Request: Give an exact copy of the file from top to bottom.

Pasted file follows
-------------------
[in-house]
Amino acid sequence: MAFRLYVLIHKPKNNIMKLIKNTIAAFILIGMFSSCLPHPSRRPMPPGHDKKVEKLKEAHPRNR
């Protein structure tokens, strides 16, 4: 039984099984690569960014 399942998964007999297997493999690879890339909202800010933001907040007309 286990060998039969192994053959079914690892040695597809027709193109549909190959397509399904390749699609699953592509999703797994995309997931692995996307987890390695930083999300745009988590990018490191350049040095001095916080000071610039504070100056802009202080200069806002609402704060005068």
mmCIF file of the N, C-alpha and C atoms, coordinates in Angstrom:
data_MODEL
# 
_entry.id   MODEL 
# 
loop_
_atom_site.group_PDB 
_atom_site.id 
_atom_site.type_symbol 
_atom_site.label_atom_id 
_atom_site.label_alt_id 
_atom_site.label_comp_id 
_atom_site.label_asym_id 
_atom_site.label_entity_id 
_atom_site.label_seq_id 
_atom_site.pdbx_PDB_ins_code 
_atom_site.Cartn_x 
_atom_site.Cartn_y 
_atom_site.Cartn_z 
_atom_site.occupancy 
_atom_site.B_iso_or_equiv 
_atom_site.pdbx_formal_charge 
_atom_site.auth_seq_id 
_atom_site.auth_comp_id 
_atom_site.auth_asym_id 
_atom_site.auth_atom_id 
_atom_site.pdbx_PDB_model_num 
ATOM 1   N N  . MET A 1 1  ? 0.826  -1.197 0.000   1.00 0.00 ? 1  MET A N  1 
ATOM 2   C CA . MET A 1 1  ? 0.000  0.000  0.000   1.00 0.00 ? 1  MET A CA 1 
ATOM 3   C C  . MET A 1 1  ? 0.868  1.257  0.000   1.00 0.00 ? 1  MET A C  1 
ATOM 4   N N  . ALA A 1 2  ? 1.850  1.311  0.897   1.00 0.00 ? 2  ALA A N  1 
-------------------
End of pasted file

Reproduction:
[in-house]
Amino acid sequence: MAFRLYVLIHKPKNNIMKLIKNTIAAFILIGMFSSCLPHPSRRPMPPGHDKKVEKLKEAHPRNR
């Protein structure tokens, strides 16, 4: 039984099984690569960014 399942998964007999297997493999690879890339909202800010933001907040007309 286990060998039969192994053959079914690892040695597809027709193109549909190959397509399904390749699609699953592509999703797994995309997931692995996307987890390695930083999300745009988590990018490191350049040095001095916080000071610039504070100056802009202080200069806002609402704060005068």
mmCIF file of the N, C-alpha and C atoms, coordinates in Angstrom:
data_MODEL
# 
_entry.id   MODEL 
# 
loop_
_atom_site.group_PDB 
_atom_site.id 
_atom_site.type_symbol 
_atom_site.label_atom_id 
_atom_site.label_alt_id 
_atom_site.label_comp_id 
_atom_site.label_asym_id 
_atom_site.label_entity_id 
_atom_site.label_seq_id 
_atom_site.pdbx_PDB_ins_code 
_atom_site.Cartn_x 
_atom_site.Cartn_y 
_atom_site.Cartn_z 
_atom_site.occupancy 
_atom_site.B_iso_or_equiv 
_atom_site.pdbx_formal_charge 
_atom_site.auth_seq_id 
_atom_site.auth_comp_id 
_atom_site.auth_asym_id 
_atom_site.auth_atom_id 
_atom_site.pdbx_PDB_model_num 
ATOM 1   N N  . MET A 1 1  ? 0.826  -1.197 0.000   1.00 0.00 ? 1  MET A N  1 
ATOM 2   C CA . MET A 1 1  ? 0.000  0.000  0.000   1.00 0.00 ? 1  MET A CA 1 
ATOM 3   C C  . MET A 1 1  ? 0.868  1.257  0.000   1.00 0.00 ? 1  MET A C  1 
ATOM 4   N N  . ALA A 1 2  ? 1.850  1.311  0.897   1.00 0.00 ? 2  ALA A N  1 